of St. Clement, Hastings, in the diocese of Chichester, he " grants the Friars of
Preston in Aniounderness 40s. To the Prior and Convent of Bnrscongh 1005. To
the Prior and Convent of Holland lOQs. He also bequeaths £8 to find a chaplain
for two years in the said churcli of Prescot in honour of the Blessed Virgin Mary
and All Saints. (Prescot is the mother church of Rainford, Lancashire.) These
and other bequests that they may pray and celebrate the souls of my lords, that is
to say, principally for the soul of Sir Thomas de Holland, late Earl of Kent, and
Sir Otto de Holland, brother of the said Earl, and also for tlie souls of my father
and mother, etc., and he nominates, amongst others. Sir John de Ditton, John de
Holland and Thomas de Molyneux his executors."

The de Hollands and de Rainfords iield adjoining estates in Lancashire. The
former originated from Upper Holland, Lancashire, and Holland in Lincolnshire.
Sir Thomas Holland, E.G., who died in 1360, married Joan Plantagenet, the Fair
Maid of Kent, dau. of Ednuind of Woodstock, Earl of Kent, and sixth son of
Edward I. She afterwards married Edward the Black Prince, brother of John of
Gaunt, Duke of Lancaster, and was niece of Joan Plantagenet or Joan of Acre,
born there in 1272, a daughter of Edward L She married 1st Gilbert de Clare,
and 2iidly Ralph Mortimer.' She was mother of the last Gilbert de Clare, slain at
Bannockburn 1316, leaving his two sisters his heirs, when Sir Richard de Rainey
or Rodney with others was made trustee of their vast estates. John Holland, the
son of Sir Thomas Holland (ob. 1360), Duke of Exeter 1352— UOO, in 1386 gave
evidence with John of Gaunt, John de Rainford, John de Merton and others at
Plymouth in the Scroop and Grosvenor controversy respecting a coat of arms. In
January UOO he entered with Thomas de Spencer his nephew and Thomas, Earl of
Kent, into a conspiracy against Henry IV. for tiie restoi-ation of Richard II. His
eldest brother Thomas, 2nd Earl of Kent, married Lady Alice FitzAlan, dau. of
Richard, Earl of Arundel. From this great branch descend the Raiusfords of
. Ireland, the Rainsford-Hannays of Scothuid, the Raiusfords of New Brunswick and
i the Raiusfords of Clifford Chambers, amongst the living representatives of whom
' are: Brigadier-General Fredk. Rainsford-Haunay, C.B., Col. Marcus Edward Read
Rainsford, C.B., and Mr. F. Vine Rainsford, the well-known genealog:ist, who has
devoted between fifty and sixty years to research work in connection with our
family, and without whose untiring zeal this pamphlet could not have been written.
Various pedigrees of this stem will be found in " The Visitations of Oxfordshire,"
" The Visitations of Warwickshire," " The Visitations of Gloucestershire," Baker's
" History of Northamptonshire," " The Genealogist," and " Miscellanea Genealogica
et Heraldica," etc.

Before commencing the South-AVestern stem I would draw attention to Pagano
Filio Rainfredi, who in the charter of Robert, Bishop of Exeter, to the Abbey of
Savigny in 1150 refers to him. What little I have to say is more in the way of
enquiry and conjecture, and would suggest that he is identical with Pagan de
MoMtiloul>k'au, who made his return of certificate of knights'. fees (see " Remarks on
the Liber Niger or black book of the Exchequer," by Sir Henry Barkiy, K.C.B.,
G.C.M.G., wiiicii appeared in the " Bristol and Glos. Arch. Soc. Mag." for the year
1889-90). He stales that " Pagan of Montdoubleau, so styled from a castle in
Franco, was head of the family of Cadurcis, or Chaworth, which liad acquired a
footing in Eugland towards the close of the eleventh century tlirough the marriage
of Patrick de Cadurcis with one of the daughters of Ernulph de Hesding, a great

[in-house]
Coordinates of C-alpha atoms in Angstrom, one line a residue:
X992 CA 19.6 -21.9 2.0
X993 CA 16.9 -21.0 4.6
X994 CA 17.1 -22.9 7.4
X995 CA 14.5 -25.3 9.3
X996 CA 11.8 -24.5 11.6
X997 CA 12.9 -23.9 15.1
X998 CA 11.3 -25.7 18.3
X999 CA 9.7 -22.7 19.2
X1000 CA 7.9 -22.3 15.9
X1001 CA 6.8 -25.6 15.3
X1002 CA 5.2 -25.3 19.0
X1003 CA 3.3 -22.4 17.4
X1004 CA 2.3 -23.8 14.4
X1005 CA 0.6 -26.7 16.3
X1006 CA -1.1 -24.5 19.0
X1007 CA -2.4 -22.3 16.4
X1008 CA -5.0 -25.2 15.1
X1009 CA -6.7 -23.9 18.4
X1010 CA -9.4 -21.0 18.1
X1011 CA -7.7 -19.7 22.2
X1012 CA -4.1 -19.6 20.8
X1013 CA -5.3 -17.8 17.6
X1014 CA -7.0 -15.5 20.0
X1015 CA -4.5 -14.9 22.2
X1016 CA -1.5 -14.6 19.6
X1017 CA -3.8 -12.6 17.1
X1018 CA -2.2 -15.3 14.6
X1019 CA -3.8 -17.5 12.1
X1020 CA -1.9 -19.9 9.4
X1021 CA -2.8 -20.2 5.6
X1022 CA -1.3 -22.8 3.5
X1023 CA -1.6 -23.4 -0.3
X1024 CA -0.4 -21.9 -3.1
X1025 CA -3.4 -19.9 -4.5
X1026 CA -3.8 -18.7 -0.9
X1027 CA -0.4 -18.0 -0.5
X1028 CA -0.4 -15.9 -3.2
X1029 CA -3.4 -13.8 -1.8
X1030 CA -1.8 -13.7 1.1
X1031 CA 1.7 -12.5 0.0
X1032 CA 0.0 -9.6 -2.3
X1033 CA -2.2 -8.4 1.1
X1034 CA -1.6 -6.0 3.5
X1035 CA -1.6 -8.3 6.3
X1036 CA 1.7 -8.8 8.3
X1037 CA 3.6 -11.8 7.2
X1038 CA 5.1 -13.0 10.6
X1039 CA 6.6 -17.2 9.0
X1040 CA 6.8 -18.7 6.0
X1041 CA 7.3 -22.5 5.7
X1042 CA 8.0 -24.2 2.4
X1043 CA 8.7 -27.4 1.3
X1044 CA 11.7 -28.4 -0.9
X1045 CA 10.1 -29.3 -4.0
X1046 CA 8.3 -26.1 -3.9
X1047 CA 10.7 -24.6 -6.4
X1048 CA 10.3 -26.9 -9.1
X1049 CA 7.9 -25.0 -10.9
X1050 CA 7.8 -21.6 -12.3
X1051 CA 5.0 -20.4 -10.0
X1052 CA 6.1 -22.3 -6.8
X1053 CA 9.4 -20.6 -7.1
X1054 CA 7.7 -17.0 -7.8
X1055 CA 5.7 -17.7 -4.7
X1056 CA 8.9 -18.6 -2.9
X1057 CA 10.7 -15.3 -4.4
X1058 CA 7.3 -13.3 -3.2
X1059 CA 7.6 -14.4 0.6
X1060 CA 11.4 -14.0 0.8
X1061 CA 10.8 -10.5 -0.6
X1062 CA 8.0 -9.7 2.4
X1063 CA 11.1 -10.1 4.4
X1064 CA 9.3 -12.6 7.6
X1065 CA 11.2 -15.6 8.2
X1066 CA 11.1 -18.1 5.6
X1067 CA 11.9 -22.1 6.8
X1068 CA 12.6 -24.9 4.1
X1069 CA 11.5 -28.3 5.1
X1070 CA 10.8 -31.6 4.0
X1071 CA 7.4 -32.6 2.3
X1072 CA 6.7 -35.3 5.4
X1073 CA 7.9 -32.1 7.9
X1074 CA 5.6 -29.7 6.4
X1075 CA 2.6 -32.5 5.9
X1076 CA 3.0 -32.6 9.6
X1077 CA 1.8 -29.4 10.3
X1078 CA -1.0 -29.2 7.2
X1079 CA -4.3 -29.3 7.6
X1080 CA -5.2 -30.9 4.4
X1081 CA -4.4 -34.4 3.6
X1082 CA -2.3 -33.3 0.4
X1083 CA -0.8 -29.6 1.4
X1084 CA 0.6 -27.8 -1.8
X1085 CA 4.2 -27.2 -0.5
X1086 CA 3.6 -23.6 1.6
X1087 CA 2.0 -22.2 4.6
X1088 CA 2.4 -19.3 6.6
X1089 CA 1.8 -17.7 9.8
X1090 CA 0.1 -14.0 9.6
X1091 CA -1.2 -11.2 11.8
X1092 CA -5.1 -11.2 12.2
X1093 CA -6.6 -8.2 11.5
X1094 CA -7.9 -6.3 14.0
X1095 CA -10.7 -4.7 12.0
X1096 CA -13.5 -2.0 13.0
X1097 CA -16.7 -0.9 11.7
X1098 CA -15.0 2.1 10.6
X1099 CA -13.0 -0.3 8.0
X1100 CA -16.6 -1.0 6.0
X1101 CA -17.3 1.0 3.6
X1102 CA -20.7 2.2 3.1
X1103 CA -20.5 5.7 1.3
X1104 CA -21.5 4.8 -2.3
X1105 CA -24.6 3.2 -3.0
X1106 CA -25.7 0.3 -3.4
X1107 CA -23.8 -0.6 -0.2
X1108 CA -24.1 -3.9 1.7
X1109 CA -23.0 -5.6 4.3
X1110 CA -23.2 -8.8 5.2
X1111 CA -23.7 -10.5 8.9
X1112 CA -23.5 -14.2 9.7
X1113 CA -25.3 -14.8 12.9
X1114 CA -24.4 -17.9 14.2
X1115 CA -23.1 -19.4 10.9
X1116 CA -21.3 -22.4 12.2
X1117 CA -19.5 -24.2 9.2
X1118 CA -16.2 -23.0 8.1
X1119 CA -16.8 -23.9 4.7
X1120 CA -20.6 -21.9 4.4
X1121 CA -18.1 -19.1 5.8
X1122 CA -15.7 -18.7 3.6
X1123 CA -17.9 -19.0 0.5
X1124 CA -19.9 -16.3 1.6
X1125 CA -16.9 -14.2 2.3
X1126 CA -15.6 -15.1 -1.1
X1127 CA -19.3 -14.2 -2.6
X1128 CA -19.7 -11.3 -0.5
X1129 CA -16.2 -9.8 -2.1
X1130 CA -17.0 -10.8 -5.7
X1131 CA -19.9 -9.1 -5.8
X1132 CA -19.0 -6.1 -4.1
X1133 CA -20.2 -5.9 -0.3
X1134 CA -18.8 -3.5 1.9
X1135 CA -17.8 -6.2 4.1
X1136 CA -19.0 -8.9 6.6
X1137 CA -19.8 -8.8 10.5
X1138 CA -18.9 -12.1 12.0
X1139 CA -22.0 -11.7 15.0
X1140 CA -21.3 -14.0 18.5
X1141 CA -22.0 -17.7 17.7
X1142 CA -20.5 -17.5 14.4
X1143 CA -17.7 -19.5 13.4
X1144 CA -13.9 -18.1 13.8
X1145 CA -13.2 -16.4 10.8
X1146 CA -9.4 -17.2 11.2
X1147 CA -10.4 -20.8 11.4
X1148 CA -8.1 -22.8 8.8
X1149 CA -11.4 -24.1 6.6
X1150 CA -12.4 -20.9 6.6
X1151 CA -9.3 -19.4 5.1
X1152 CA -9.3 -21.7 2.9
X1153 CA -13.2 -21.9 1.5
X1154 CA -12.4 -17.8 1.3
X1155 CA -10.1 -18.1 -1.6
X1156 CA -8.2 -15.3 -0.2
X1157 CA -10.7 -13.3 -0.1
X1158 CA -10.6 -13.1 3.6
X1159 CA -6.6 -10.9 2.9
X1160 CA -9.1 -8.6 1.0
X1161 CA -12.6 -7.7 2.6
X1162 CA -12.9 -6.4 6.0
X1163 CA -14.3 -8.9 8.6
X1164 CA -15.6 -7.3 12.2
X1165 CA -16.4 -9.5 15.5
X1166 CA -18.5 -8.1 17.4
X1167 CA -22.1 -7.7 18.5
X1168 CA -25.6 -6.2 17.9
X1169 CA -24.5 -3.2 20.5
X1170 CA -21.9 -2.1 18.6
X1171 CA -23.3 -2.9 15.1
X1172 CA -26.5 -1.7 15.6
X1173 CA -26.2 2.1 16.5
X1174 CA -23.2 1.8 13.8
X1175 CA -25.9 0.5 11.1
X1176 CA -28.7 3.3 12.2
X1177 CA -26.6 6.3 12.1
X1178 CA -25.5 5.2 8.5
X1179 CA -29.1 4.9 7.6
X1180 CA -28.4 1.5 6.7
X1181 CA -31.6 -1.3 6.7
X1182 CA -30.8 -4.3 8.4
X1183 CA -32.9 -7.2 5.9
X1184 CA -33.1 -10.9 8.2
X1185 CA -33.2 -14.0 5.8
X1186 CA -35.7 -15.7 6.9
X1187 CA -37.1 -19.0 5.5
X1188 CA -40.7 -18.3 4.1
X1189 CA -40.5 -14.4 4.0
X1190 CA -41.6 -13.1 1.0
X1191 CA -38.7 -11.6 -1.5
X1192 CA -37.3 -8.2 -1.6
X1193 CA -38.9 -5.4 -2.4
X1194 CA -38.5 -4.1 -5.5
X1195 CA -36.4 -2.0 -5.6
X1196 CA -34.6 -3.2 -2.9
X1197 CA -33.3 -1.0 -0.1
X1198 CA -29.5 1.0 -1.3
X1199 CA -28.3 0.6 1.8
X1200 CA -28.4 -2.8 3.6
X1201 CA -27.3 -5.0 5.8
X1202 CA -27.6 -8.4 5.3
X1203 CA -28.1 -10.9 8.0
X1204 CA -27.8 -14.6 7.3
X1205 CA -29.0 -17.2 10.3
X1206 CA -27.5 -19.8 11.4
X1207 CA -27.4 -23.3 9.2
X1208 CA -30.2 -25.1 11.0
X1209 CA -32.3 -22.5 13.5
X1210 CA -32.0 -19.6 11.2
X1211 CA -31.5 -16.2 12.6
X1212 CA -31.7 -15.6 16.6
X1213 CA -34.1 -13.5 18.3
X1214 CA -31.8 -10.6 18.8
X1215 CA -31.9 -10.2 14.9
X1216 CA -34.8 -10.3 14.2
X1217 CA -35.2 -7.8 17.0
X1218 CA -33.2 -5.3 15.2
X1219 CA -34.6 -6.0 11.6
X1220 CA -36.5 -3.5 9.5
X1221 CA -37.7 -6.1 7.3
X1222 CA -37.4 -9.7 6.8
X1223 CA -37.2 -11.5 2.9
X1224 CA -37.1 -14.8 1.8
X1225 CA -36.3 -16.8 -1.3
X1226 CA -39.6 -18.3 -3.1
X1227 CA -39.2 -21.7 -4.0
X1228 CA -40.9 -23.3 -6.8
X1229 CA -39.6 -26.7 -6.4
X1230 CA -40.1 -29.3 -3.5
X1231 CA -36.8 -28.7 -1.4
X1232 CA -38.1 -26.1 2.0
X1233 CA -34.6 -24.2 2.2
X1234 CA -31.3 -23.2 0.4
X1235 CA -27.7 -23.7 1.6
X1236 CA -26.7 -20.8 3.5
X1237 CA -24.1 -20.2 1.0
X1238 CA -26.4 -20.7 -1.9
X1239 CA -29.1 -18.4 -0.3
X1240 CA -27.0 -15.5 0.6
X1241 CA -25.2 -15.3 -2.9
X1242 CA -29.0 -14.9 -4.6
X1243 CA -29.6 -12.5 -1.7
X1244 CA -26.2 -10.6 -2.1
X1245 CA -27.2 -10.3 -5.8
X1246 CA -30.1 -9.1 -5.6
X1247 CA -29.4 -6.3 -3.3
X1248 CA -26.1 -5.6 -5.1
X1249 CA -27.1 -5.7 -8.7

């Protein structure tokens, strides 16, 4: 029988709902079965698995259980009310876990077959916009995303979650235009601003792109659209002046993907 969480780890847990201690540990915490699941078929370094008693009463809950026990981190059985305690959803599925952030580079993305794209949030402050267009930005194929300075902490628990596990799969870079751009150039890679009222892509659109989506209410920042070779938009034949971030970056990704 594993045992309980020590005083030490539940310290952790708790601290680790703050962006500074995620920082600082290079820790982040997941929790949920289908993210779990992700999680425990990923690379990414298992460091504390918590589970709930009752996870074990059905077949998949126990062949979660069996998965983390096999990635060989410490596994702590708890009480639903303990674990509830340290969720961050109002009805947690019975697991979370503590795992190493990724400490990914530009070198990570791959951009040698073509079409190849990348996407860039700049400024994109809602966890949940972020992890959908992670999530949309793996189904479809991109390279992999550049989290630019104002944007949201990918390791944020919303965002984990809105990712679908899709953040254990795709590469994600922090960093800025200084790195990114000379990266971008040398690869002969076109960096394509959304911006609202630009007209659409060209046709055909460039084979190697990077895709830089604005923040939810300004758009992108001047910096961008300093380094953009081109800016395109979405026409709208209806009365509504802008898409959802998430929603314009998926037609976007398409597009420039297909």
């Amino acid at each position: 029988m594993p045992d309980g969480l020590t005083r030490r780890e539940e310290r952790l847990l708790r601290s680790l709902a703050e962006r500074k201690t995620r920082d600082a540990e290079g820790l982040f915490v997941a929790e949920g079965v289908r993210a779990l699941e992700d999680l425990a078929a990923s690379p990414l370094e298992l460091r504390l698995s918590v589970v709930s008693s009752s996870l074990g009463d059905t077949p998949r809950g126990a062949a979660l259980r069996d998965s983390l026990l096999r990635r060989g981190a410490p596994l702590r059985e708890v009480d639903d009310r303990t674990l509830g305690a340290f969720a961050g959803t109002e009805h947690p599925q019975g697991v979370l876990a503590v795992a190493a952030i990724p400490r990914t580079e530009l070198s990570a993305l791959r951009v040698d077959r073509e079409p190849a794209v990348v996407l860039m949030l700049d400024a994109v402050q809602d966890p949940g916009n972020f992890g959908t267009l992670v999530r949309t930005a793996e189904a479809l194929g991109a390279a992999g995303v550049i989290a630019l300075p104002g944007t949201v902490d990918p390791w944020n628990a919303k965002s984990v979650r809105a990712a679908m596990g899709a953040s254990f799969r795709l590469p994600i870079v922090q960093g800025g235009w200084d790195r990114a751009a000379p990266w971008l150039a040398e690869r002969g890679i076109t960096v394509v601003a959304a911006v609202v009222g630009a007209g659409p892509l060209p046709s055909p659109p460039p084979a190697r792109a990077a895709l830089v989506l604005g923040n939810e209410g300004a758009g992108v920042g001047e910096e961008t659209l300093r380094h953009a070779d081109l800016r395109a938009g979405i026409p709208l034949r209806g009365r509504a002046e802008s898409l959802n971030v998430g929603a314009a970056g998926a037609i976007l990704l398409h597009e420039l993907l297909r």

Doomsday baron. Another daughter was wife to Alan son of Flaald, ancestor of
the FitzAlans of Clun. Le Strange Records give the name as Adelina. After the
decease of a second Patrick de Cadurcis late in the reign of Henry I., the bulk of



ii^88G88

THE ORIGIN OF THE RANSFOKDS. 15

Ernulpli's property passed to Earl Patrick, whose father Walter of Salisbury had
married Sibella dau. of the 1st Patrick of Cadurcis, but on the accession of
Henry II. this Pagan do Montdoiibleau had obtained a charter Rrantinsr to him all
tlie lands in England which his f/randfalher Patrick de Cadurcis had held."

I suggest that the maternal great grandfather of this Patrick Ernnlph de
Hesding was a Raiufred. .Saviiigy appears by the map to be abonfc five miles
from Montdonbleau. This line ended in an heiress Maud who married Henry
of Monmouth, Duke of Lancaster, son of Edmnnd Crouchback (ob. 1272).
Mand was dau. of Sir Peter Chaworth by Isabella Beauchamp, dan. of 'Willirtin,
Earl of Warwick, and had issue Blanch Plantagenet or de Lancaster who
married Jolm of Gaunt. Another dau. Eleanor married Richard FitzAlan, Earl
of Aruudel, widow of John, Lord Beaumont. The de Brewers or Bruse, who
lived in Somerset, sometimes called Rainfred, had a cousin who married William de
la Ferte, and their dau. married Pagan or Pain de Cadurcis or Chaworth,
buried in Gloucester Abbey 1237. (Baker's "North Hants.,"vol. ii., p. 239.)

III. South-Wesleni Stem. — Early in the 12th century, members of the family
were holding land in Cornwall, Somerset and Gloucestershire, for in the certificate of
Knight's fees, William Earl of Gloucester, who was a son of Robert Earl of
Gloucester, halt-brother to the Empress Mand, we find Robert de Reini, 5 Knights.
The fief of Walter, son of Raamer 2 Knights, the fief which was Geoffrey de
Ragensfords 1 Kuigiit.

From "Selden Soc" publications :

Vol. I., "Pleas of the Crown," temp. John. 1201. Reference to Phillipus
frater Reinfridi.

Vol. II., 1203. Somerset. The jury to try if Reinfred (the nncle of Christiana,
formerly wife of Hamou de Weare) pledged to Ralph de Sparkford land in Badgworth
when he, Reinfred set out on his journey to Jerusalem, &c." A grant was made to
Wrangheye by Bishop Roger of land near Rodney 1256. Badgworth is about one
mile from Rodney, which is a small island in Wedmore near Merk. Weare is the
adjoining parish to Badgworth. Sparkford about five miles from Islesbrewers.

As we have already seen Rodney was not found prior to the 14th century and
was a corruption of Reiny or Rayney, but as we have noticed in the certificate of